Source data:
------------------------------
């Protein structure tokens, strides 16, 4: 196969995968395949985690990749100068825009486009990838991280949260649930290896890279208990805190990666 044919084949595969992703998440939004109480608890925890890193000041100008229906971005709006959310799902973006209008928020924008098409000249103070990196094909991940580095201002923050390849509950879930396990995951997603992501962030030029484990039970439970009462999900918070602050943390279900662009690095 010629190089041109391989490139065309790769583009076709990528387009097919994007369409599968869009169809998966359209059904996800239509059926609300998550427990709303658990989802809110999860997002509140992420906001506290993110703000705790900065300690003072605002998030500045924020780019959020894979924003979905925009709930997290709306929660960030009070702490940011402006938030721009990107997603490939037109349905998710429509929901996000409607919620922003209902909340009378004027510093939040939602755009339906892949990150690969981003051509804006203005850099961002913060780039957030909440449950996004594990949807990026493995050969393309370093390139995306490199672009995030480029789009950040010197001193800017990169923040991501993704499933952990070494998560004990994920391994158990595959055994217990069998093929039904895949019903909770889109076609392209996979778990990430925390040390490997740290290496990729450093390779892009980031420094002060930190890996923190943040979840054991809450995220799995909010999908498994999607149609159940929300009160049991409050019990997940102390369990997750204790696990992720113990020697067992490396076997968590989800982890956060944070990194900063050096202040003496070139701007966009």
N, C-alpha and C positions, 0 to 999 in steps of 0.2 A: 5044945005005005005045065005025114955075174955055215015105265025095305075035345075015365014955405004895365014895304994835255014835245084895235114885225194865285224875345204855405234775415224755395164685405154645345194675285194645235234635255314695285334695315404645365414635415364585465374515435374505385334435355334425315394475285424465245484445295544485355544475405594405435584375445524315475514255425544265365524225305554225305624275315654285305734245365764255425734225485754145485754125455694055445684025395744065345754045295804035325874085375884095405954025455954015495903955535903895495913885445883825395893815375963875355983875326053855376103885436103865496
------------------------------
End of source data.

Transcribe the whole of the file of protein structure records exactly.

């Protein structure tokens, strides 16, 4: 196969995968395949985690990749100068825009486009990838991280949260649930290896890279208990805190990666 044919084949595969992703998440939004109480608890925890890193000041100008229906971005709006959310799902973006209008928020924008098409000249103070990196094909991940580095201002923050390849509950879930396990995951997603992501962030030029484990039970439970009462999900918070602050943390279900662009690095 010629190089041109391989490139065309790769583009076709990528387009097919994007369409599968869009169809998966359209059904996800239509059926609300998550427990709303658990989802809110999860997002509140992420906001506290993110703000705790900065300690003072605002998030500045924020780019959020894979924003979905925009709930997290709306929660960030009070702490940011402006938030721009990107997603490939037109349905998710429509929901996000409607919620922003209902909340009378004027510093939040939602755009339906892949990150690969981003051509804006203005850099961002913060780039957030909440449950996004594990949807990026493995050969393309370093390139995306490199672009995030480029789009950040010197001193800017990169923040991501993704499933952990070494998560004990994920391994158990595959055994217990069998093929039904895949019903909770889109076609392209996979778990990430925390040390490997740290290496990729450093390779892009980031420094002060930190890996923190943040979840054991809450995220799995909010999908498994999607149609159940929300009160049991409050019990997940102390369990997750204790696990992720113990020697067992490396076997968590989800982890956060944070990194900063050096202040003496070139701007966009």
N, C-alpha and C positions, 0 to 999 in steps of 0.2 A: 5044945005005005005045065005025114955075174955055215015105265025095305075035345075015365014955405004895365014895304994835255014835245084895235114885225194865285224875345204855405234775415224755395164685405154645345194675285194645235234635255314695285334695315404645365414635415364585465374515435374505385334435355334425315394475285424465245484445295544485355544475405594405435584375445524315475514255425544265365524225305554225305624275315654285305734245365764255425734225485754145485754125455694055445684025395744065345754045295804035325874085375884095405954025455954015495903955535903895495913885445883825395893815375963875355983875326053855376103885436103865496